Differential activation of immune cells by commensal versus pathogen-derived bacterial RNA

Thesis Type: Postgraduate

Institution Of The Thesis: Orta Doğu Teknik Üniversitesi, Faculty of Arts and Sciences, Department of Biology, Turkey

Approval Date: 2014


Consultant: MAYDA GÜRSEL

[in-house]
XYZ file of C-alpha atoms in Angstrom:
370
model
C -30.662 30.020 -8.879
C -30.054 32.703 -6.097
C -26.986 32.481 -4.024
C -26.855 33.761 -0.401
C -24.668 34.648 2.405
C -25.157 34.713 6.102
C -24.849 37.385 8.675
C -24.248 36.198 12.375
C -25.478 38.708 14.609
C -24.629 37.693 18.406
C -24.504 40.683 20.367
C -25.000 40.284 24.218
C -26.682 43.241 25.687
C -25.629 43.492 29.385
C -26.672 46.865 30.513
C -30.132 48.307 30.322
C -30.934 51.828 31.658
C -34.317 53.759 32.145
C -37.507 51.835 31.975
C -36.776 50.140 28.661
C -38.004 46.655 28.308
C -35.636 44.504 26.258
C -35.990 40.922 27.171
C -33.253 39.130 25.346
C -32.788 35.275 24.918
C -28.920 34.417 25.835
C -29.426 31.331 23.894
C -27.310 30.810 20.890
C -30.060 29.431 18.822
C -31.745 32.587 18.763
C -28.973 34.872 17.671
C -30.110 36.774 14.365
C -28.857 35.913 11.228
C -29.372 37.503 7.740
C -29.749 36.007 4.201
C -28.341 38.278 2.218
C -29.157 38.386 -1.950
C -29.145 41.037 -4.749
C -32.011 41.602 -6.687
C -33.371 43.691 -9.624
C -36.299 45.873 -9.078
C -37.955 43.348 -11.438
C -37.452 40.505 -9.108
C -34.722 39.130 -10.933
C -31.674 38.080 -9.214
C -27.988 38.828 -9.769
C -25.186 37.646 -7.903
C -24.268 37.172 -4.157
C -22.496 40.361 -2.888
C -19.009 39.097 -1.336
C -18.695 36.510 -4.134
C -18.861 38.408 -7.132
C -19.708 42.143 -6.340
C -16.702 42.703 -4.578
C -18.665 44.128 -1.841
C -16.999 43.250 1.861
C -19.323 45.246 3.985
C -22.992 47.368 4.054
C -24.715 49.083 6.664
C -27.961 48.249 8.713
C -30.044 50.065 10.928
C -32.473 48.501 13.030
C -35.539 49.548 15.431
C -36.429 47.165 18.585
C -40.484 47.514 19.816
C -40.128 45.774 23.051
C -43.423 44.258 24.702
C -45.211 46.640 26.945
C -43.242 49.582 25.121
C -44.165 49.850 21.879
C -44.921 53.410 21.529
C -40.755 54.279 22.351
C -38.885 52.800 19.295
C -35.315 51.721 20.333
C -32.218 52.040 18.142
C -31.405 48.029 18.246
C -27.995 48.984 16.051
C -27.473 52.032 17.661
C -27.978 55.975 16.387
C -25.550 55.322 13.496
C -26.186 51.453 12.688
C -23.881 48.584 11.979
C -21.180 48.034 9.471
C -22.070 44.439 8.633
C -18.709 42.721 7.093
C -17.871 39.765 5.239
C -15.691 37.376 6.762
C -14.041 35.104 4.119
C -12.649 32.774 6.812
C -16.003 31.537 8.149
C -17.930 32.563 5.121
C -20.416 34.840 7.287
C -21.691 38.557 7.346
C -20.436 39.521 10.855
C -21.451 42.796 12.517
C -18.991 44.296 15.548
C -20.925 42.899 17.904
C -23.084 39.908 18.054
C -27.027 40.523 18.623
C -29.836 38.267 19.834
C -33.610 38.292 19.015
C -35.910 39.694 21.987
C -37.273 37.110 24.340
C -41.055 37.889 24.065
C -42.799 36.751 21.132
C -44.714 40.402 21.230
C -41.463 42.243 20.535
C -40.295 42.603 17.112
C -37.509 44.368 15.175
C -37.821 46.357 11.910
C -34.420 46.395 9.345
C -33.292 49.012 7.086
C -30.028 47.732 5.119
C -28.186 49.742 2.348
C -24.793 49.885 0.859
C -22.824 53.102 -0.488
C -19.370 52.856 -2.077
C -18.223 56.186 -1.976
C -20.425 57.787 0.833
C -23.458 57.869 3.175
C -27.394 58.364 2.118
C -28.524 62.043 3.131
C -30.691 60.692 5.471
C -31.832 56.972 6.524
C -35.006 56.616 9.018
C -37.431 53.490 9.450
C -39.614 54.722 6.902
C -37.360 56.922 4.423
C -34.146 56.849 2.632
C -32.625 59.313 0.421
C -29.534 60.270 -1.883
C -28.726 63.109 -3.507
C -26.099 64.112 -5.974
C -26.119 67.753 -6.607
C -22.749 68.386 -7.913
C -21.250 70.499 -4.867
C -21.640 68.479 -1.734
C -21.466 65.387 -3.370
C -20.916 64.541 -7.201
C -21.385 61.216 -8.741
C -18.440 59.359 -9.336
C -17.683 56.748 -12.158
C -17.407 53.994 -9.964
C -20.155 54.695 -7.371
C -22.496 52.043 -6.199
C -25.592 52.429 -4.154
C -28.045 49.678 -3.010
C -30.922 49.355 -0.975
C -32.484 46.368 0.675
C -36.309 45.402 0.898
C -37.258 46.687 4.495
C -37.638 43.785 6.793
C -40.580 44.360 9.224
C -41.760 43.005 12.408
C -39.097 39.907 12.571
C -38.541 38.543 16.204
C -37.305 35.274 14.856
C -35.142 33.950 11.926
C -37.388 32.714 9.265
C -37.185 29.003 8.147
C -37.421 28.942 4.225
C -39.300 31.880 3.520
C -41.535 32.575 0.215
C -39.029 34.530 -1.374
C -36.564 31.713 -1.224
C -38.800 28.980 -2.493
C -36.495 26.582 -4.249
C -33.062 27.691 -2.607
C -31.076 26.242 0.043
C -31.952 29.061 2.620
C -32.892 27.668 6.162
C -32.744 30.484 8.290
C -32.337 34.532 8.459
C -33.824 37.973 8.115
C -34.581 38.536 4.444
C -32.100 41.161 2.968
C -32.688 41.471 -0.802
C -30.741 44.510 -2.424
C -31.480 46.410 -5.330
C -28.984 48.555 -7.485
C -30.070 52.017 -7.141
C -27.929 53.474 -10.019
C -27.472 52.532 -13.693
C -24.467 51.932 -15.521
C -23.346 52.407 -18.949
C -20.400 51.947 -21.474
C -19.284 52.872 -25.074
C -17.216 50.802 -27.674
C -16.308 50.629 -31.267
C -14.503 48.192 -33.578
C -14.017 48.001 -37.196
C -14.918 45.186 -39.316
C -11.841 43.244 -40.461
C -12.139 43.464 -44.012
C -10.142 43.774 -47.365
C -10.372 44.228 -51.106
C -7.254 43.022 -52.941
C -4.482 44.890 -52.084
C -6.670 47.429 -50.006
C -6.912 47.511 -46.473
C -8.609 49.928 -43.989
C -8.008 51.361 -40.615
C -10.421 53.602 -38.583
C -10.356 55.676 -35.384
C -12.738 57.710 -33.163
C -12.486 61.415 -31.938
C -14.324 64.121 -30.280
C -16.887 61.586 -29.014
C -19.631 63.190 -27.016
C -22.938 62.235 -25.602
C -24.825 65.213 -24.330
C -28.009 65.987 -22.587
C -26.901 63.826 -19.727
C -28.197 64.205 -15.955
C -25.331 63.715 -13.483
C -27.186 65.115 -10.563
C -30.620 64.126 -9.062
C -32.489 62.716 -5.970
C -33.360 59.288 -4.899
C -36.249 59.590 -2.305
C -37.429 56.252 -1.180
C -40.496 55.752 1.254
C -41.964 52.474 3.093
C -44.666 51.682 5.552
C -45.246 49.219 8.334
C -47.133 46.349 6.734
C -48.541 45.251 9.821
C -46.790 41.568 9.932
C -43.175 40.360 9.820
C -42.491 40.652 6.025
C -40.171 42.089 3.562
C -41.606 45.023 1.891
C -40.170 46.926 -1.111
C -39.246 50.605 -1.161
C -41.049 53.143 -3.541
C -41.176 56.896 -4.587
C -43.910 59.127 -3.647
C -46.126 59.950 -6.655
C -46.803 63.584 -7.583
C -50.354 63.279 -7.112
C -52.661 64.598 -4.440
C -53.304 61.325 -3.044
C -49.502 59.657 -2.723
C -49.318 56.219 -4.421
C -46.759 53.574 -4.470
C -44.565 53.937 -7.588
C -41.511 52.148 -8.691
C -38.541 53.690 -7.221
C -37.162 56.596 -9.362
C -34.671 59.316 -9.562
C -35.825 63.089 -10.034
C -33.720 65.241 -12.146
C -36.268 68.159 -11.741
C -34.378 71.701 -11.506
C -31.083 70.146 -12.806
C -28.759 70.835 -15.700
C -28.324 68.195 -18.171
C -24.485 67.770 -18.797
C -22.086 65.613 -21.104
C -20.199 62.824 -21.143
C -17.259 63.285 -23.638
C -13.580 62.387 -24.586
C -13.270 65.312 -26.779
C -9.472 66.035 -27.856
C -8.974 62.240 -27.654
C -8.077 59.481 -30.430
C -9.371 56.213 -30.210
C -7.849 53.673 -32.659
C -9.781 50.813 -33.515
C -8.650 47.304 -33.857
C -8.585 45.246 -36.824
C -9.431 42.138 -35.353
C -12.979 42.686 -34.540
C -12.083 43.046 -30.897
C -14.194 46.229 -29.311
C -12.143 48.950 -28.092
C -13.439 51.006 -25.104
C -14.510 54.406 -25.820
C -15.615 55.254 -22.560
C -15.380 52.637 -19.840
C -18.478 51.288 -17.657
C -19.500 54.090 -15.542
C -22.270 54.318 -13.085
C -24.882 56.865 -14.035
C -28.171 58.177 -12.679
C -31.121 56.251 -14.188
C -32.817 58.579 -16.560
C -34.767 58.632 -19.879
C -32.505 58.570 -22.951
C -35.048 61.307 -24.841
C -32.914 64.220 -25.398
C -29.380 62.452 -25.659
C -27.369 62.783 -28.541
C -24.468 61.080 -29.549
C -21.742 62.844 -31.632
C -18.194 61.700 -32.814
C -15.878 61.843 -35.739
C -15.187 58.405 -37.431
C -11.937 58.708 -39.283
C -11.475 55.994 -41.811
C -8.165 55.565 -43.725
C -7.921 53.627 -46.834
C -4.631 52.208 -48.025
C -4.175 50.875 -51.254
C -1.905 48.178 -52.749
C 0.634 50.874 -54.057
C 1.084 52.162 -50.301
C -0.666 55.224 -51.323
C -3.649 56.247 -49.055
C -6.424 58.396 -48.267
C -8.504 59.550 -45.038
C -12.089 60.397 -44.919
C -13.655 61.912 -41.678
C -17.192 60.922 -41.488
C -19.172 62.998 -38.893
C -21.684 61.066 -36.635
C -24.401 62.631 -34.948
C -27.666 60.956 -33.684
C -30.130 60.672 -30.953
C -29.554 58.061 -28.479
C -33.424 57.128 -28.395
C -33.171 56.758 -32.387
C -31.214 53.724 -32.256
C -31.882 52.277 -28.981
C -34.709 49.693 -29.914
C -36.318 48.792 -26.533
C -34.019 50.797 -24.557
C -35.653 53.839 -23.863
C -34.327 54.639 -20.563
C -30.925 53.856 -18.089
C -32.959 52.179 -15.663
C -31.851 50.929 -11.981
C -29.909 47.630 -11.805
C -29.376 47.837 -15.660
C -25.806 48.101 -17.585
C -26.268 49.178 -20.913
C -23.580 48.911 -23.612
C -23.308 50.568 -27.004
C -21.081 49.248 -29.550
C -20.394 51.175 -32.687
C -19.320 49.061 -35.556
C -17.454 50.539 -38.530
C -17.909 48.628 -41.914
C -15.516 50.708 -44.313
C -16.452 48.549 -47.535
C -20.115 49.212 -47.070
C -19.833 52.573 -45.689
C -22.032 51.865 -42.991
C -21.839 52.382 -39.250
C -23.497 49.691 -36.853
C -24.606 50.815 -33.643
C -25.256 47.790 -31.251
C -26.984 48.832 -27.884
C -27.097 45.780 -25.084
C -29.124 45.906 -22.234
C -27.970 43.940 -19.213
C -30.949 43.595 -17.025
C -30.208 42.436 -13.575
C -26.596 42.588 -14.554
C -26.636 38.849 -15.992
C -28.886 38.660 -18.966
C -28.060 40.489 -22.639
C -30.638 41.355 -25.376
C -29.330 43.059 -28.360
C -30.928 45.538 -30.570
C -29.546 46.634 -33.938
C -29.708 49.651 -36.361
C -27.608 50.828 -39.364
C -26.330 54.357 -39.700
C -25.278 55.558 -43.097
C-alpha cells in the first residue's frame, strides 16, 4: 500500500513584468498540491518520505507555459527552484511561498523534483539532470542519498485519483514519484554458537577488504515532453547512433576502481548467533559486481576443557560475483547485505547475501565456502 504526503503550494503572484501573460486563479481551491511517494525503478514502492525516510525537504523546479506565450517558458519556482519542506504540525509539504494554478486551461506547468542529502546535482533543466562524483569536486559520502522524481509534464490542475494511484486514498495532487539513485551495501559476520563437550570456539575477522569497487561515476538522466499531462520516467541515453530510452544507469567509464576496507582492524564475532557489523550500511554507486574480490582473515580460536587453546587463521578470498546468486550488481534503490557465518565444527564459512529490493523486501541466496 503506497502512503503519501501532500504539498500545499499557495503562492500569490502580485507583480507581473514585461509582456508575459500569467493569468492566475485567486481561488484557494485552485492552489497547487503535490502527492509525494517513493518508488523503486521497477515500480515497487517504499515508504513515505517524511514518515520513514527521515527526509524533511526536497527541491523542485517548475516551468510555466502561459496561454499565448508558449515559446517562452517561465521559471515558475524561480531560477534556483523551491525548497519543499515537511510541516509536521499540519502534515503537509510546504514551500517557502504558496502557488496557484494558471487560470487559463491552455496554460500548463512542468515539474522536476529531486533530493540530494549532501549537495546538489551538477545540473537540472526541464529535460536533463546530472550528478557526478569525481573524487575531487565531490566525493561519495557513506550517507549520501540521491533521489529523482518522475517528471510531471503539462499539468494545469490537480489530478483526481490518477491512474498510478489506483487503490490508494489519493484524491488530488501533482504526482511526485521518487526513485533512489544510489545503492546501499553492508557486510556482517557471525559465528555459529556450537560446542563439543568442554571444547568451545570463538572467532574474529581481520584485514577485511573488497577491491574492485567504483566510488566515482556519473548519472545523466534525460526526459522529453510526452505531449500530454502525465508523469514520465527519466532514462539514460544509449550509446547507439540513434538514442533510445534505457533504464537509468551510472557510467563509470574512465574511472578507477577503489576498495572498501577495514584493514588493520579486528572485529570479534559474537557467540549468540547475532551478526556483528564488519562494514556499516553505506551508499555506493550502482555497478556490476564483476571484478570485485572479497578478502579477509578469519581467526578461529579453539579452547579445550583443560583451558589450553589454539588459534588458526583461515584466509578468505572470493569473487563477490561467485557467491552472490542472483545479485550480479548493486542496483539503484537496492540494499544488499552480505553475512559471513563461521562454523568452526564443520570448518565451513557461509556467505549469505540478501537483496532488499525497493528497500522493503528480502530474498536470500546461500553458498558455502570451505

Immunological mechanisms contributing to distinguishing signals derived from commensal versus pathogenic bacteria is an active area of research and recent evidence suggests that commensal and pathogens may express different variants of pathogen associated molecular patterns (PAMP). In this thesis, we propose that as a major member of PAMP, bacterial RNAs derived from commensal and pathogens may have distinct immunostimulatory activities due to differentially recognition by the host immune system. In order to test this hypothesis, RNAs derived from two bona fide commensal bacteria, Lactobacillus salivarious, Lactobacillus fermentum, one commensal strain of Enterococcus faecium, one virulent clinical isolate of Enterococcus faecium and 2 strict pathogens, Listeria monocytogenes, Streptococcus pyogenes were used. The immunostimulatory activities of bacterial RNAs (bacRNA) were compared in in vitro and in vivo experiments. Human PBMCs, purified human neutrophils, and 2 distinct reporter cell lines stably expressing the endosomal ssRNA sensor TLR7 or the cytosolic sensors RIG-I and MDA-5 were stimulated with various doses of human commensal or pathogen-derived purified RNAs as such or following their complexation with the transfection reagent Lipofectamine 2000 or the anti-microbial peptide LL37. Since bacterial RNA was previously shown to be a signature of microbial vitality ( a VitaPAMP), we also tested the vaccine adjuvant activities of commensal versus pathogen derived bacRNAs in mice immunized with the model antigen OVA. The results indicate that commensal derived bacRNAs trigger a response dominated by Type I IFN production whereas those of pathogenic origin induce proinflammatory cytokine secretion that can also support Th1 development. Collectively, our findings suggest that commensals and pathogens may possess RNAs with sufficiently distinct structural features enabling their discrimination by immune cells.